New Bedford YMCA

CAMP Frederick Douglass

Daily activities include gym and outdoor games, swimming, rock climbing, archery, drama, enrichment activities and so much more. Camp Frederick Douglass at the New Bedford YMCA honors the legacy of world-renowned African-American social reformer, abolitionist, orator, writer, and statesman, Frederick Douglass. In addition to our traditional camp games and activities, campers will learn about Frederick Douglass and the history of his time in the city of New Bedford through daily projects, field trips, museum visits, and hands-on activities.



Ages: Children entering kindergarten through age 15
Financial assistance available
EEC contracted slots
PACE vouchers accepted
Transportation: Parents/Guardians are responsible for providing transportation to and from the program site


​If you have a state subsidy (Voucher or Contract) or are applying for a YMCA Scholarship you should not register online.

Please register with your camp director

Kristin Jackson-Lee
Phone 508.997.0734 x 127
E-Mail kjackson-lee@ymcasc.org

Discounts must be applied manually for online registrations. Please email your camp director to confirm registration and receive an updated invoice.


A 2023 camp application, auto-draft authorization, health history, annual physical exam, and immunization record are mandatory for every camper who attends camp.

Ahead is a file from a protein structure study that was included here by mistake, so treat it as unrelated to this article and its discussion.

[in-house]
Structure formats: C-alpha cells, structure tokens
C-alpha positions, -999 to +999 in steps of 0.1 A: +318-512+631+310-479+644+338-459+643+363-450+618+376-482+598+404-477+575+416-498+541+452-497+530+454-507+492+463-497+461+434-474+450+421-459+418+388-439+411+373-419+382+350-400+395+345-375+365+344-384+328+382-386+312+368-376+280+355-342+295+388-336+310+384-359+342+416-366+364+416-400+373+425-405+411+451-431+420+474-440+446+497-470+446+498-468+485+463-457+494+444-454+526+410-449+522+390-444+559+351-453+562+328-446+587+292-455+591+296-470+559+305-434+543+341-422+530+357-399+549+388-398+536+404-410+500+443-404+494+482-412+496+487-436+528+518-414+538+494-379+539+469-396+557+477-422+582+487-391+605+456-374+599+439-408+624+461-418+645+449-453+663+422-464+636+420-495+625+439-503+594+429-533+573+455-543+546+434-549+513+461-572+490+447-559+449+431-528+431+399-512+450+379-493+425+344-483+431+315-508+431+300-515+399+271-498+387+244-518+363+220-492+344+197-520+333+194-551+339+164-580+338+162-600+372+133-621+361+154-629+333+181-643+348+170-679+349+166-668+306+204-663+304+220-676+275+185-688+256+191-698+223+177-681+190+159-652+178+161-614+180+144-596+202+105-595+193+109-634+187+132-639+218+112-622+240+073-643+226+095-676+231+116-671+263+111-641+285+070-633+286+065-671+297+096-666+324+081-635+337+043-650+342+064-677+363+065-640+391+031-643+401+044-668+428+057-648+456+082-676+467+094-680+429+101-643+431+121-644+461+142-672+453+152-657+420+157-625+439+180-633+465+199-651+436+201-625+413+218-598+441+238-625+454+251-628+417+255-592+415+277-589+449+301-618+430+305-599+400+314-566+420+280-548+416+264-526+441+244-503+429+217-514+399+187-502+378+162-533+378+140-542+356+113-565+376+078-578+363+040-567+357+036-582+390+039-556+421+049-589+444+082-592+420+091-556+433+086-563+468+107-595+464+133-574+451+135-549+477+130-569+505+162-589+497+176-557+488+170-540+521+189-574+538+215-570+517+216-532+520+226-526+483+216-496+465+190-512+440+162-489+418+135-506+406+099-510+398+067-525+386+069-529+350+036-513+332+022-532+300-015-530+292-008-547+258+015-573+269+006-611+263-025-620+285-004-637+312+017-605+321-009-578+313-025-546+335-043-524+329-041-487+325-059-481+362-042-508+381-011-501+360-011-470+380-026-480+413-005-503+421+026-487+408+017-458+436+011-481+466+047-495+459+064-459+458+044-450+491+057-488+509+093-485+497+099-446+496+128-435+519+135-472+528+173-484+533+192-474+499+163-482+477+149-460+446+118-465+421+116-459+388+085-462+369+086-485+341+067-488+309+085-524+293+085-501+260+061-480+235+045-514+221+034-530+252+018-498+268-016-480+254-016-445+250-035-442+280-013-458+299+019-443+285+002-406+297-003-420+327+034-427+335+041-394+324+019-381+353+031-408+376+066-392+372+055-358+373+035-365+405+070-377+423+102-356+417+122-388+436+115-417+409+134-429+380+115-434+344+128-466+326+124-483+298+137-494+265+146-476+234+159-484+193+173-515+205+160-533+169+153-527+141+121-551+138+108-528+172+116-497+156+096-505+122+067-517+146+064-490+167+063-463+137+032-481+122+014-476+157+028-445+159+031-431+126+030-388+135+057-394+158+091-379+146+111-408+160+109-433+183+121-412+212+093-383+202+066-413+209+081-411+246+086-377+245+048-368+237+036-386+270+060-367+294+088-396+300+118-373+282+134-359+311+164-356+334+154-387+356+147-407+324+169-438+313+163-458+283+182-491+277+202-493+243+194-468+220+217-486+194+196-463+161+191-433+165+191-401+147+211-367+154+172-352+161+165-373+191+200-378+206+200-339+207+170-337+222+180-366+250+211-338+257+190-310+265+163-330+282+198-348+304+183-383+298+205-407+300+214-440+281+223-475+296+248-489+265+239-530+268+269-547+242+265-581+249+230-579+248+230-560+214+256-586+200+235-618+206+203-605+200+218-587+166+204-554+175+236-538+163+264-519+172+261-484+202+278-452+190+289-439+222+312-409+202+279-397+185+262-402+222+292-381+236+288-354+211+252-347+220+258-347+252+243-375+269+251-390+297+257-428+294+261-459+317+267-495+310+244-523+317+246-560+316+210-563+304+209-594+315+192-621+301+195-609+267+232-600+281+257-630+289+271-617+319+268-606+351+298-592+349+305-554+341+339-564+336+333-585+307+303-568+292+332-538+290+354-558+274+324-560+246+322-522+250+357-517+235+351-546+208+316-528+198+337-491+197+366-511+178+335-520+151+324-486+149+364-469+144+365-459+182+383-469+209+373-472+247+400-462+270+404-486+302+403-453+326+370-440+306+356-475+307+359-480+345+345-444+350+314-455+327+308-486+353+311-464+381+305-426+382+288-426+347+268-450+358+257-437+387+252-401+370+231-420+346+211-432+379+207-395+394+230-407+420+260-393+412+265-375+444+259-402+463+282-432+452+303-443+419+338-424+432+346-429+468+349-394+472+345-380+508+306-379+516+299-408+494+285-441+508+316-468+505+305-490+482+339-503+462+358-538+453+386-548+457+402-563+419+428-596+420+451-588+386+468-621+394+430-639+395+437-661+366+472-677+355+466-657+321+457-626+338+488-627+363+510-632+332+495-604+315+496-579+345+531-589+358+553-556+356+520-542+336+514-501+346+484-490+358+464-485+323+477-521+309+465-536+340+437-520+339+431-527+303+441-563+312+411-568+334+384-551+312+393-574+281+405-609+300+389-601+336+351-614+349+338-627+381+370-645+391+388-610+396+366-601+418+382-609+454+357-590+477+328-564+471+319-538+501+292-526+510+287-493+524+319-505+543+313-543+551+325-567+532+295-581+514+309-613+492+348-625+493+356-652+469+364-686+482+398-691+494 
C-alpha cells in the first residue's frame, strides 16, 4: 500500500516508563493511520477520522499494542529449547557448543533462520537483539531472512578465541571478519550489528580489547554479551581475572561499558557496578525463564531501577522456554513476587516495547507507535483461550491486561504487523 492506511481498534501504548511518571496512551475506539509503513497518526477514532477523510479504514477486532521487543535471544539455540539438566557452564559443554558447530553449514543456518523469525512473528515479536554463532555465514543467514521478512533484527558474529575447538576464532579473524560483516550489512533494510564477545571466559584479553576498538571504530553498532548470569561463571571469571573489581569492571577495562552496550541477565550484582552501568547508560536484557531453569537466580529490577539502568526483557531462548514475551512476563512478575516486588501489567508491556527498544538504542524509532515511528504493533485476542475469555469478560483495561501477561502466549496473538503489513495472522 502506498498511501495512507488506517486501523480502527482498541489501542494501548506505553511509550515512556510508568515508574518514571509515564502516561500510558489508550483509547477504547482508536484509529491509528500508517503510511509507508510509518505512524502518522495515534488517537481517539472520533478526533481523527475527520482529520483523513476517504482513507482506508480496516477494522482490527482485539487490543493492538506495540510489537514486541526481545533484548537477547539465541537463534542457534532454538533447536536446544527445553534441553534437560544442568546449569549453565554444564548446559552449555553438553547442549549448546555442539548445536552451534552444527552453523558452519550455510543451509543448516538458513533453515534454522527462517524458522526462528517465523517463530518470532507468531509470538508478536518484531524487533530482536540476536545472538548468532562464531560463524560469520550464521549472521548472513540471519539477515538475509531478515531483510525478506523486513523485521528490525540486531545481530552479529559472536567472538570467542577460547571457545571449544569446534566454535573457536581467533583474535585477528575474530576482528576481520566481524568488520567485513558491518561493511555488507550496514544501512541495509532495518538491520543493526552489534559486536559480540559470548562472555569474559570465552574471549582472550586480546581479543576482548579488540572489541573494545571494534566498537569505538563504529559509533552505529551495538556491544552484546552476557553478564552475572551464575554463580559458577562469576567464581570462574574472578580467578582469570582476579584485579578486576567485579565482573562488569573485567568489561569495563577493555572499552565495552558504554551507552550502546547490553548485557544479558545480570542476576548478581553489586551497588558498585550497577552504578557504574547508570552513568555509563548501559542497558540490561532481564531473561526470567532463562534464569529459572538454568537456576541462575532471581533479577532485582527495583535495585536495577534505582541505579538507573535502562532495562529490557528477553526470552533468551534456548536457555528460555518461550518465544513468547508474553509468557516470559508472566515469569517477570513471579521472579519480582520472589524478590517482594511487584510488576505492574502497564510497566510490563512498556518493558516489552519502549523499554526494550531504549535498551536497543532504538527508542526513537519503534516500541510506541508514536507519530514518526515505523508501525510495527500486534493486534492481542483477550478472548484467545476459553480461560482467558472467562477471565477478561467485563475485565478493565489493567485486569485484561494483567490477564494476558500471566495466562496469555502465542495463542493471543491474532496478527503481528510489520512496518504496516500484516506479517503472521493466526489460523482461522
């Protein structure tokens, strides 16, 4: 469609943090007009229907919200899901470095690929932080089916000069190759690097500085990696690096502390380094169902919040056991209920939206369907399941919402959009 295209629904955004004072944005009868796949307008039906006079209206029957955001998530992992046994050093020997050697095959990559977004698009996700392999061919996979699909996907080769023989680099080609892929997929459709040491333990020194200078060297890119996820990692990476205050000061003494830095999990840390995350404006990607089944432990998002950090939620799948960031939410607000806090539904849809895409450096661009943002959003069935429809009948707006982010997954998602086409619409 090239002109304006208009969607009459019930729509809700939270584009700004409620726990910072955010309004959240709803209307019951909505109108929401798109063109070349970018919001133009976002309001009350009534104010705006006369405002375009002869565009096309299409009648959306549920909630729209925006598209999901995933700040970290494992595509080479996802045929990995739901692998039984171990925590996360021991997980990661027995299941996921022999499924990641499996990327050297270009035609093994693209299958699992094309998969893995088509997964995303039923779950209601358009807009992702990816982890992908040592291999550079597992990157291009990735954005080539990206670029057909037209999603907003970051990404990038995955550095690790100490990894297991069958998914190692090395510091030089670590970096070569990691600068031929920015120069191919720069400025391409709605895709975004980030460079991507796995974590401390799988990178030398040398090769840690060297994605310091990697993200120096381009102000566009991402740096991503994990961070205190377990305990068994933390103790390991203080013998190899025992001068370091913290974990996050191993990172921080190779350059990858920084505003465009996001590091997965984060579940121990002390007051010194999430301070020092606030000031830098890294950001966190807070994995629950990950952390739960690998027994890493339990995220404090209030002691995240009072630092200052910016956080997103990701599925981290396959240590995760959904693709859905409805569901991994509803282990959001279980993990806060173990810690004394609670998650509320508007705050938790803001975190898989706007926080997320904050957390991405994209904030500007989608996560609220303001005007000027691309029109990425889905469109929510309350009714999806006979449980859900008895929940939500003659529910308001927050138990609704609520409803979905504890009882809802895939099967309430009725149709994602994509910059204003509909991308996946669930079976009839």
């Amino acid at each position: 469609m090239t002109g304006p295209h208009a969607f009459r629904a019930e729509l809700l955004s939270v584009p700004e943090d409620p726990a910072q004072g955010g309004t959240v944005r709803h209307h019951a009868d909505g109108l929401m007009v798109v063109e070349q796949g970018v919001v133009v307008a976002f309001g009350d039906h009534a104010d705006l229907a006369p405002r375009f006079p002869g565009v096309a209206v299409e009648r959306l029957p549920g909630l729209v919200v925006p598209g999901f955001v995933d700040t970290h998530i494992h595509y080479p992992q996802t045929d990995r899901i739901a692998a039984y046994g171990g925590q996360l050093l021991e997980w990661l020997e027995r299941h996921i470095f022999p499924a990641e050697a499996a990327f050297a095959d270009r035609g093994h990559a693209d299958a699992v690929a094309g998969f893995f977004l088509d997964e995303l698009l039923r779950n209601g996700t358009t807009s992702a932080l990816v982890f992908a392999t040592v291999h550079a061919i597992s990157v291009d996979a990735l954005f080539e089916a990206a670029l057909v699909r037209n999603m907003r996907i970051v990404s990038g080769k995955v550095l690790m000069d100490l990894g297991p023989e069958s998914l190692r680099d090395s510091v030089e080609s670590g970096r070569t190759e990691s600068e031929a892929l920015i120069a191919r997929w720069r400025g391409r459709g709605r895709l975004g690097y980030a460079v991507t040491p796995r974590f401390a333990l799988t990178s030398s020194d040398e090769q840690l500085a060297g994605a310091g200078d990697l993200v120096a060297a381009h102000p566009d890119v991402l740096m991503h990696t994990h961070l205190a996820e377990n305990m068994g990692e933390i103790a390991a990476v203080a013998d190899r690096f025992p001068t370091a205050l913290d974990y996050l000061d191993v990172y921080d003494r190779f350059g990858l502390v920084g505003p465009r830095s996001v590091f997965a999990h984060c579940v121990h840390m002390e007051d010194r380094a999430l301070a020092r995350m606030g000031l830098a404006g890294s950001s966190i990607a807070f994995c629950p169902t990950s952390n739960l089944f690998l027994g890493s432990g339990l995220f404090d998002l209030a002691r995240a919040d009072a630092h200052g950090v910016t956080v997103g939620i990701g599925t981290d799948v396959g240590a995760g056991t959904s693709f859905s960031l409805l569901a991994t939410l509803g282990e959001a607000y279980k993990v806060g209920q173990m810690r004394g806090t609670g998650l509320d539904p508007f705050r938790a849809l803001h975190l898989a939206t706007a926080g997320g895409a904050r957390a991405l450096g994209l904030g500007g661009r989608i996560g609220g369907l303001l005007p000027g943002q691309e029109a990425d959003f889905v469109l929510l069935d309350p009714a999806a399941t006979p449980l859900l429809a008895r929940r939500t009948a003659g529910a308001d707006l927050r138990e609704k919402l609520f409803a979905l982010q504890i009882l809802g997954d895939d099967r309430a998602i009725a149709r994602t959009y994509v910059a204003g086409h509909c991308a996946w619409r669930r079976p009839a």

YCares Financial Assistance: At the Y, we know that every child can benefit from camp. We also know that not all children have what they need to thrive. That’s why together, with the generous support of our donors, we provide camp scholarships for families who need us most. If your family needs assistance, let us help. At the Y, no one has been turned away because of an inability to pay.

Financial Assistance Application

Camp Hours

Monday – Friday 7:30 am – 5:30 pm

​25 South Water Street, New Bedford, MA 02740

Facility Hours
Mon-Fri: 5am-9pm
Sat: 7am-5pm
Sun: 7am-5pm

Pool Hours
Mon-Fri: 5am-9pm
Sat: 7am-5pm
Sun: 7am-5pm



Frederick Douglass was an escaped slave who became an activist, author, and public speaker. Douglass moved to New Bedford, MA where he began attending meetings of the abolitionist movement which eventually lead to him publishing his own newsletter, the North Star. Through his writing and speeches, he revealed a man who believed in the ideals on which America was founded but understood democracy would never be a destination of comfort or repose, but a journey of ongoing self-criticism and struggle. A fact you may not know – Douglass became the first African American to receive a vote for President of the United States during roll call at the 1888 Republican National Convention.